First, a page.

The Canadian perspective on world events is also being lost. With fewer staff correspondents travelling a lot less than before, CBC Radio has to rely more on freelancers, who are most likely to be American or British. If Hornbrook hadn’t been in Moscow last summer, Canadians might not have heard what the crisis there meant to our economy. Or if Leishman hadn’t been covering Latin America, Canadians might not have learned that of the 1,500 Canadians living in Colombia, none was hurt in the January earthquake. Freelancers are often skilled journalists, but they aren’t going to take the time to put news into context for one particular country or network. The more stories they file, the more they get paid. McIvor recalls a journalist in Moscow working for a major international newspaper who also filed for 20 other media outlets, making only minor changes to each story.

News is not alone on the budgetary operating table. Information programming has been hit too. The sports department, for instance, is down from 29 people in the late 1980s to seven today, with jobs lost across the country and in Toronto. To fill the loss in the regions, programming now originates in Toronto, increasing the workload of that now understaffed unit. Afternoon and evening sportscasts have disappeared, and weekend sports has been reduced to one segment on the Saturday edition of The World This Weekend. To fill more than 40 sportscasts each weekday morning, staffers now have to rewrite wire copy. Critics in the department say sports stories aired by CBC are no longer distinct from those of the private broadcasters.

Meanwhile, in the past five years, the science program Quirks & Quarks has had its staff reduced from three producers and one host to two producers and a half-time host (one producer was lost after the budget bungling last summer). It’s now more difficult to find content and guests for the show, and what might have been a feature story a year ago is more likely to be an interview today. Instead of one investigative story every week, listeners may only hear a handful per year. Quirks & Quarks staff complain that programming has been reduced to filling airtime rather than exploring complex ideas and creating a forum for discussion. Interviews are longer to make up for fewer items. “The program isn’t as good as it once was,” says Ann Stewart, one of the two remaining producers. “But I try not to think about it.”

Other information programs affected are This Morning and As It Happens. This Morning produces three hours of original programming every day except Saturday. That’s the same amount of airtime that Morningside andSunday Morning offered combined before they were folded into This Morning in September 1997. This Morning, however, has a staff of 26, about half the number working on the previous two shows. Michael Enright, who co-hosts This Morning, says radio can’t take the hit it has over the last five years without this having an impact on programming. If resources aren’t there anymore, you have to change the show.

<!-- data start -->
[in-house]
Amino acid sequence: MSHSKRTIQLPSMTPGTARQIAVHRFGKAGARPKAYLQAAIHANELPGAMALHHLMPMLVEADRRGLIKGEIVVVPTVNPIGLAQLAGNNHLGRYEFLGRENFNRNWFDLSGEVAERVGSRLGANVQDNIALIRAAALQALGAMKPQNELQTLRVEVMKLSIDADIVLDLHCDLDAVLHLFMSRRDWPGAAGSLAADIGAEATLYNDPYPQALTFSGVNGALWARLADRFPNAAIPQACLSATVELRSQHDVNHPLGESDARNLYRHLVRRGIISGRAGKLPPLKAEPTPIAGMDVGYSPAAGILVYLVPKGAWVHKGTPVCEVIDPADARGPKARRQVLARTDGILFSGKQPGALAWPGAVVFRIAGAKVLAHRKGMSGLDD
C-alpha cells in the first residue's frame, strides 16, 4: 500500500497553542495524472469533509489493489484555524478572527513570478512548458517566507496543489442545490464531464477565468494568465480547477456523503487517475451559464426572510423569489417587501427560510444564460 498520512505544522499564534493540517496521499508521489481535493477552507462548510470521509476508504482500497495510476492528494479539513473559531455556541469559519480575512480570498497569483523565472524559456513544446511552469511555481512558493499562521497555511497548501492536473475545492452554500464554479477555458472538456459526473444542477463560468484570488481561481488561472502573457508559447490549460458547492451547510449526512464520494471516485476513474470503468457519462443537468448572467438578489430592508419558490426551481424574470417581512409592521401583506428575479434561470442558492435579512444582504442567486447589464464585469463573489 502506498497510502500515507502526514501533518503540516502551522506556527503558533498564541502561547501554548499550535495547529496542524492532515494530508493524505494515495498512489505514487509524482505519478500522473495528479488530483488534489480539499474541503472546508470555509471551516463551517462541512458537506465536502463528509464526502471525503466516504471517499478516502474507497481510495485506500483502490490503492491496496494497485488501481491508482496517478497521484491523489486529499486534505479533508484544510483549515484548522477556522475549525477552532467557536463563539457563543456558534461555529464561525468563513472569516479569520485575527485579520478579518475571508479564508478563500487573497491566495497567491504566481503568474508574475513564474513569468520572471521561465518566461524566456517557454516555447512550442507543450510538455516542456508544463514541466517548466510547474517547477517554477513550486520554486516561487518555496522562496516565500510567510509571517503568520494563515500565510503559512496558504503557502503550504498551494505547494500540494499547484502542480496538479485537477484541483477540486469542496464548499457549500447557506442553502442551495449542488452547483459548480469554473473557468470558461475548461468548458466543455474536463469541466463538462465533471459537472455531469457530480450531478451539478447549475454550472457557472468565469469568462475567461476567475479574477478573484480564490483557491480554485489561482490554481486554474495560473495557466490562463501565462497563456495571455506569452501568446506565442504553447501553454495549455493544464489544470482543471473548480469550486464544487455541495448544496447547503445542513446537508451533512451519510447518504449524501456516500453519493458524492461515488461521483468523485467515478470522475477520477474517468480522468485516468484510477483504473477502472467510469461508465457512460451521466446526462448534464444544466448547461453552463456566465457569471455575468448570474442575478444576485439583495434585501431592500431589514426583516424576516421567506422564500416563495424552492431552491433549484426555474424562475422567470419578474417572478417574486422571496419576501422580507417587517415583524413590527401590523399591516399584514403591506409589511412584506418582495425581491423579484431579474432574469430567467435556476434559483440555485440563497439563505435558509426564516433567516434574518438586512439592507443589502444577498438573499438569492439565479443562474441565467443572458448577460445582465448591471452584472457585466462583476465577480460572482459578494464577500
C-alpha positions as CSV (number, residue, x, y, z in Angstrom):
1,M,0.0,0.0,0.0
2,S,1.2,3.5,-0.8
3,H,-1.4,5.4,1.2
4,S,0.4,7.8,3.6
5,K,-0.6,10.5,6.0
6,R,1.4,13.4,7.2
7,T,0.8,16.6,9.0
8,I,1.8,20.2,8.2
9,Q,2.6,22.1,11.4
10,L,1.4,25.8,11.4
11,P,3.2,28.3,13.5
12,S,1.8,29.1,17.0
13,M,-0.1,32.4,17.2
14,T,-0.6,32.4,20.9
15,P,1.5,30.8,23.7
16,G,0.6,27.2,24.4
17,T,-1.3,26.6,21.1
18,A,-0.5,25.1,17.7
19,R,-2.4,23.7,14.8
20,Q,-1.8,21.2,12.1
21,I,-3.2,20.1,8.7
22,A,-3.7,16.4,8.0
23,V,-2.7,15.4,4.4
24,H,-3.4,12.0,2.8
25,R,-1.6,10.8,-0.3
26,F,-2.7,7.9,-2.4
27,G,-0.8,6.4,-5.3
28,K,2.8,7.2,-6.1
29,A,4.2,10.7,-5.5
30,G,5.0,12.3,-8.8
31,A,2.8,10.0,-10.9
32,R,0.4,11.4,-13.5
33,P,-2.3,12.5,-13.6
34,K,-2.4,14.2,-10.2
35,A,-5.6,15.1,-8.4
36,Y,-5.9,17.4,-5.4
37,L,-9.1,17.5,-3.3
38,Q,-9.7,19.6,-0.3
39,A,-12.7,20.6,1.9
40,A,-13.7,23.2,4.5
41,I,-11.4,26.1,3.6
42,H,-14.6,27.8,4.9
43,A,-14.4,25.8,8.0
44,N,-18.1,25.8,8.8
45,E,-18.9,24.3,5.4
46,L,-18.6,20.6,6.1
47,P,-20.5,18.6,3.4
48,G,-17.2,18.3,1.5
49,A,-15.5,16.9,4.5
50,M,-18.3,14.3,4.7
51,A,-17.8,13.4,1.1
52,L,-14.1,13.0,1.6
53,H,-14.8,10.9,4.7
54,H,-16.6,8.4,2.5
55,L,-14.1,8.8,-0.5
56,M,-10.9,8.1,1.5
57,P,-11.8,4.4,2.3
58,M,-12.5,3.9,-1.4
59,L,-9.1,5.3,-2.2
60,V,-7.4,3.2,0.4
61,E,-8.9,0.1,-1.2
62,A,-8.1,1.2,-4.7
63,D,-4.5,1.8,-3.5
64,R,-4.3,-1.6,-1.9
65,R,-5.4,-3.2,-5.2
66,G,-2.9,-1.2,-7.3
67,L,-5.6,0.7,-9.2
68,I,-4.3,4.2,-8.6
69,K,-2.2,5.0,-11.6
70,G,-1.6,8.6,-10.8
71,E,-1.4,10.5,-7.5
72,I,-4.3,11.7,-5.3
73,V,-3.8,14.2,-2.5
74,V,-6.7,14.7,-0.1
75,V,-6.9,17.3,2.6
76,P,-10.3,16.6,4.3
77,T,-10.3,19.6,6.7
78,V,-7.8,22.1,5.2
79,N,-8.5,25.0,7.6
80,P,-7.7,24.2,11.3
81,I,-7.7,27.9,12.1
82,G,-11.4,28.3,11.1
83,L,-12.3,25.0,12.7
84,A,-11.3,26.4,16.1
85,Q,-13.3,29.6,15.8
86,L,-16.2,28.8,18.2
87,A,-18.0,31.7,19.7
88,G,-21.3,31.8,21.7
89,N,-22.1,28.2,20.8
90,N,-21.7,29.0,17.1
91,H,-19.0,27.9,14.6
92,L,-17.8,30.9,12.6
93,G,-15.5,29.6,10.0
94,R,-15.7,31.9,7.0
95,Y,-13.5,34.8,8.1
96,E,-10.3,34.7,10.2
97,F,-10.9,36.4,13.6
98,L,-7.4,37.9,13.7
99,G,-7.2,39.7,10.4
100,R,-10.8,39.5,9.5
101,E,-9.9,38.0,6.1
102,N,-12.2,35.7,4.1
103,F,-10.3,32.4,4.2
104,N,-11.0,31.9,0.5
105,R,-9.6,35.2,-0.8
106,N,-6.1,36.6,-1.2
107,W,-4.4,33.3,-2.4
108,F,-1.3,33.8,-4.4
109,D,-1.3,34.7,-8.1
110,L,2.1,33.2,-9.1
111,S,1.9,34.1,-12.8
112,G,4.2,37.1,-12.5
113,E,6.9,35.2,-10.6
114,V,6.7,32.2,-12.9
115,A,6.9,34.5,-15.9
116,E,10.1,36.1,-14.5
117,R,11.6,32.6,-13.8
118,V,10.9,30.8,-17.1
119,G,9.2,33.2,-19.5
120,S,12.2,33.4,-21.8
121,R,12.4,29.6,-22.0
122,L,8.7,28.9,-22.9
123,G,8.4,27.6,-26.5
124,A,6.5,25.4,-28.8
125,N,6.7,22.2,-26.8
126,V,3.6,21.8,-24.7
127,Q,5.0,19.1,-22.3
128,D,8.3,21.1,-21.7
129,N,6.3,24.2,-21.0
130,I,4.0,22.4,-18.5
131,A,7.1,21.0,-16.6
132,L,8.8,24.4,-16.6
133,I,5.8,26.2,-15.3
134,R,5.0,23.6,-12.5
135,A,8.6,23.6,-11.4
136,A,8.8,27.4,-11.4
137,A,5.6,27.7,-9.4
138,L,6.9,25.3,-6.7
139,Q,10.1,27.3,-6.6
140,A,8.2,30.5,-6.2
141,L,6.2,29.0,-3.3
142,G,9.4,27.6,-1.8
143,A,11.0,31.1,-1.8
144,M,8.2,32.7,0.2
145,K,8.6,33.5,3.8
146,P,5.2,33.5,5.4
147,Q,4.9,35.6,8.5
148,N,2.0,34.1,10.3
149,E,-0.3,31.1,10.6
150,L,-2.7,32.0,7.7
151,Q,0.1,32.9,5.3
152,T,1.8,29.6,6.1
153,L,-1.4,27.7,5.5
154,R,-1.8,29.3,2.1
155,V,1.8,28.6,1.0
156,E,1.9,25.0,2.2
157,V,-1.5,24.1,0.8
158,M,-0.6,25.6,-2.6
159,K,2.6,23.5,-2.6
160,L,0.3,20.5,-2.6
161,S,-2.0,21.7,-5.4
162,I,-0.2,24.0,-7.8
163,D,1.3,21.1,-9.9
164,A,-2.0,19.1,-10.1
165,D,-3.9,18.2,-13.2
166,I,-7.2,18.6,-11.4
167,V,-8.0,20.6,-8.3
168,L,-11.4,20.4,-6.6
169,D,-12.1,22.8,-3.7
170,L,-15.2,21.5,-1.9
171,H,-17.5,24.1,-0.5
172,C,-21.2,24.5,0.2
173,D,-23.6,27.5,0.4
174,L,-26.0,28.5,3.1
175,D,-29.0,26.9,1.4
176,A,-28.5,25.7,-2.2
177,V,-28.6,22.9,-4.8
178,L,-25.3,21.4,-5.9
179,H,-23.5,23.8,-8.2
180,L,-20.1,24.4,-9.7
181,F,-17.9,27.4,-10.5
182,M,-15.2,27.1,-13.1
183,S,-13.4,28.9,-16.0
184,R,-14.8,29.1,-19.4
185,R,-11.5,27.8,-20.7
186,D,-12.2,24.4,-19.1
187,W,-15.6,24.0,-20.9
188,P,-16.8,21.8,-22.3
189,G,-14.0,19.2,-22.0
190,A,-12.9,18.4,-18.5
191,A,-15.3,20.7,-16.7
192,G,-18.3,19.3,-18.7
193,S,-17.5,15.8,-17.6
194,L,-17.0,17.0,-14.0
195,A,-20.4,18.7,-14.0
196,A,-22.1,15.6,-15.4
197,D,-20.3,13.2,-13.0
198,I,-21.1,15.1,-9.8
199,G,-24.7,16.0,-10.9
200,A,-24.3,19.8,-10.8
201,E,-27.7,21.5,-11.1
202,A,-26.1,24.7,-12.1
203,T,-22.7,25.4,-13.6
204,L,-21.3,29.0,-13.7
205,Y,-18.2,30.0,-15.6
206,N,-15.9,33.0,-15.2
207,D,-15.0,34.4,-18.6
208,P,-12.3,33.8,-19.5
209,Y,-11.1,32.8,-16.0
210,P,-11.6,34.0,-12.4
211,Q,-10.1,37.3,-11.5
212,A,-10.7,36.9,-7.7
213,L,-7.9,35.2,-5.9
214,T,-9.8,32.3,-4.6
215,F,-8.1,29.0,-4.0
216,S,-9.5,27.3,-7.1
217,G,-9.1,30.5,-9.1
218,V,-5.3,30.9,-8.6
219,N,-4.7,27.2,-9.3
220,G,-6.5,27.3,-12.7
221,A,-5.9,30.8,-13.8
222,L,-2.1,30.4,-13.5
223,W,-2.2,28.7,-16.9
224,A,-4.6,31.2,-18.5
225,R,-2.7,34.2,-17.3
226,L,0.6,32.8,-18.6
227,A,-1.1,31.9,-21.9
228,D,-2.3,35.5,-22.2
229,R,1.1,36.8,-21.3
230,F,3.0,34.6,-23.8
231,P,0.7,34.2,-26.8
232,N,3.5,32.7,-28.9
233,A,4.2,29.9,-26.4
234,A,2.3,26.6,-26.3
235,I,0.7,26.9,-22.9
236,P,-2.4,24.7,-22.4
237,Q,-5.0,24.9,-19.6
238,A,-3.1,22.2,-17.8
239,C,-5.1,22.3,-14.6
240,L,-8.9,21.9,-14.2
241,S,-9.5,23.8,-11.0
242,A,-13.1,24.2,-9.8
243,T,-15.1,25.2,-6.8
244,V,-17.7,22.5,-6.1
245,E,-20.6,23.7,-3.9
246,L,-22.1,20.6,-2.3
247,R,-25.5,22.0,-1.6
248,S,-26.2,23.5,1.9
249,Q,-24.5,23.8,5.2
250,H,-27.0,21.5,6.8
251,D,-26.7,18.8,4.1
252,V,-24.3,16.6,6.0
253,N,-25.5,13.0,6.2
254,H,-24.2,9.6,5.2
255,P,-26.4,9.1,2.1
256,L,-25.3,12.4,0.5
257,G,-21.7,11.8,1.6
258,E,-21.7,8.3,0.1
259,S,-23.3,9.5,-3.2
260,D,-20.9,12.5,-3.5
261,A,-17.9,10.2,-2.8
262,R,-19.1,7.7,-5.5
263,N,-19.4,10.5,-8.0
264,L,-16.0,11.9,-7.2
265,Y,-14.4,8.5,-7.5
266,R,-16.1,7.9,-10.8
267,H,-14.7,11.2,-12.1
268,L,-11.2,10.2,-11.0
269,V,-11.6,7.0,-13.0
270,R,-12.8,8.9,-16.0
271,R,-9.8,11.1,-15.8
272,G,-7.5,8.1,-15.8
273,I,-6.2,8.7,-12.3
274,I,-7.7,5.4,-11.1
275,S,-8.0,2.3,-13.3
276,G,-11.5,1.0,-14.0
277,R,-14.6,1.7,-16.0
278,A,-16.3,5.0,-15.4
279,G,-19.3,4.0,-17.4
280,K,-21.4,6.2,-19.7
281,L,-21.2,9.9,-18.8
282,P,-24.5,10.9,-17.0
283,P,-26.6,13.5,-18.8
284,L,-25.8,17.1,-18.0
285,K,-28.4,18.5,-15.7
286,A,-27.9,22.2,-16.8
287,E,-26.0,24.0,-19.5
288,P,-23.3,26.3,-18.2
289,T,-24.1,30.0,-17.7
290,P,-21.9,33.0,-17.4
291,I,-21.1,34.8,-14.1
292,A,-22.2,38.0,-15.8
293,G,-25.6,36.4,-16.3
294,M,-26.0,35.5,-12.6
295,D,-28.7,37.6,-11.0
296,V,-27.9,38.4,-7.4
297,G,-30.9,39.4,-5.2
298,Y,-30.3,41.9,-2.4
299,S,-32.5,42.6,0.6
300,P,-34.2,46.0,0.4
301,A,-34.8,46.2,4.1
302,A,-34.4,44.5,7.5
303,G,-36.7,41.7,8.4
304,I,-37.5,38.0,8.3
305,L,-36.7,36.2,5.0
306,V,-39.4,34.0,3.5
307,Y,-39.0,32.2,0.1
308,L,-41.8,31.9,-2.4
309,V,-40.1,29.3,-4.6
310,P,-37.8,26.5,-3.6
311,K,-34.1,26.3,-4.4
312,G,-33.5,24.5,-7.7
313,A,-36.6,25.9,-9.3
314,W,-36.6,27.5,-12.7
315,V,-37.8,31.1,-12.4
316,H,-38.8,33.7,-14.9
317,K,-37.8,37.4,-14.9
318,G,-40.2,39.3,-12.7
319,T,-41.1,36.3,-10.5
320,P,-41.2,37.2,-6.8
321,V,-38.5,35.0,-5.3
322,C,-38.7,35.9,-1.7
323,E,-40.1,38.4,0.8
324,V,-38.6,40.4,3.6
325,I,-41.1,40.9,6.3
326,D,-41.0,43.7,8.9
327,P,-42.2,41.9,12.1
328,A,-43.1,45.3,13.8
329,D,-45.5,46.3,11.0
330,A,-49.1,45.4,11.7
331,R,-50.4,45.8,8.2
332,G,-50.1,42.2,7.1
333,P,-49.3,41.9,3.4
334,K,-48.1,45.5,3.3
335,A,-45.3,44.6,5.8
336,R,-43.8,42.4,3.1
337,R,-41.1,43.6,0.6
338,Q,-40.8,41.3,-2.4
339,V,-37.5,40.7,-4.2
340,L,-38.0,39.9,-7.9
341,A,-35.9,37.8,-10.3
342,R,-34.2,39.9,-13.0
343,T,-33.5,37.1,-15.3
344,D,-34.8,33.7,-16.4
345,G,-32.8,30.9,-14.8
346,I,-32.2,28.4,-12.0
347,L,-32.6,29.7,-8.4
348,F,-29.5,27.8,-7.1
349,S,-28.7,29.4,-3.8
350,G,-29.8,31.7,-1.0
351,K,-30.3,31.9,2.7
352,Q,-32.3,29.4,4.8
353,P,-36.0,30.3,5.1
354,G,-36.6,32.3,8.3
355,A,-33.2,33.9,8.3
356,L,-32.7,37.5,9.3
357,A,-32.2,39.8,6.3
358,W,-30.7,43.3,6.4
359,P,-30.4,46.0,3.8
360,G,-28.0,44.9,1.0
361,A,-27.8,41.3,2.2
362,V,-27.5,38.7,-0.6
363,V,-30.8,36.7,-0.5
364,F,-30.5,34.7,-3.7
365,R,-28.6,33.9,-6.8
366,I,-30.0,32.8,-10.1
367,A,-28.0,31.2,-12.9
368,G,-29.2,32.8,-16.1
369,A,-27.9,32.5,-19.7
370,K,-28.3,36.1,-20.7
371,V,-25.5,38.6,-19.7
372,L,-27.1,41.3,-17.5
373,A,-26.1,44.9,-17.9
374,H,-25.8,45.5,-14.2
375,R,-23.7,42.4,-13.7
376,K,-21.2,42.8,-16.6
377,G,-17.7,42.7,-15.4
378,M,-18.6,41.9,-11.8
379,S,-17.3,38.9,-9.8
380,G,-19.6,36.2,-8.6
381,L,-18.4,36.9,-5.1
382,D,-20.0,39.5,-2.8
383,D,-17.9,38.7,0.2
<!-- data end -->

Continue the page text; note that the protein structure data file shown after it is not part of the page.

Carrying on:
In the case of This Morning, hard-hitting documentary series like the one on mental health in Canada that was aired last fall are becoming a rarity. Producers don’t have the opportunity they had on Sunday Morning to cover Canada and the world, since This Morning doesn’t have a travel budget. “Now, if we want to put one of our producers on a plane,” says Ira Basen, This Morning’s executive producer, “we have to apply for special funding.” The most recent time such expenses were granted was for the “Russia in Crisis” series in January, and before that for Israel’s 50th anniversary last year. Basen is concerned much of the programming consists of interviews from the Toronto studio, when the objective of journalism is to go places, get different points of view and have an analytical journalist figure out what’s going on. But it’s cheaper to produce interviews than sending somebody to a remote area of British Columbia to do a documentary on the Nisga’a treaty.

As It Happens has also shrunk, both in staff size and programming. Today, the show has 14 staff members and broadcasts nine to 10 items each day compared with 18 persons putting 12 to 13 items on the air three years ago. George Jamieson, a senior producer on As It Happens, says the show can put a program on the air with fewer bodies, but it can’t replace curiosity. One fewer brain means fewer ideas. Cutbacks have also meant that As It Happens has lost individuals with expertise in certain areas: one was a fluent Spanish speaker, another had covered Parliament for 10 years and knew the insiders, and a third spoke five languages and had grown up in Europe and southeast Asia. In their own ways, each of these individuals had strong journalistic backgrounds and was able to provide access to hard-to-find sources and countries that are difficult to penetrate.

When As It Happens started 30 years ago it was revolutionary. To call people about what had happened in the news that day hadn’t been done before. Instead of calling official spokespeople during the bombings in Northern Ireland, As It Happens researchers phoned local pubs. And the day Iran’s government put a bounty on Salman Rushdie, says Alan Guettel-a former producer on As It Happens now with the radio syndication unit-researchers were going full speed to get somebody at one of the Iranian phone numbers the show had on its Rolodex. One of the researchers dialed the wrong number but was fortunate to get someone on the line willing to be interviewed. Enright, who was host of As It Happens then, was rushed to the studio. “We got somebody on in Tehran!” That somebody wasn’t an official spokesperson, but an English-speaking Muslim architect who was glad to talk. He would have been honoured to take Salman Rushdie’s life. He would have done it for Allah.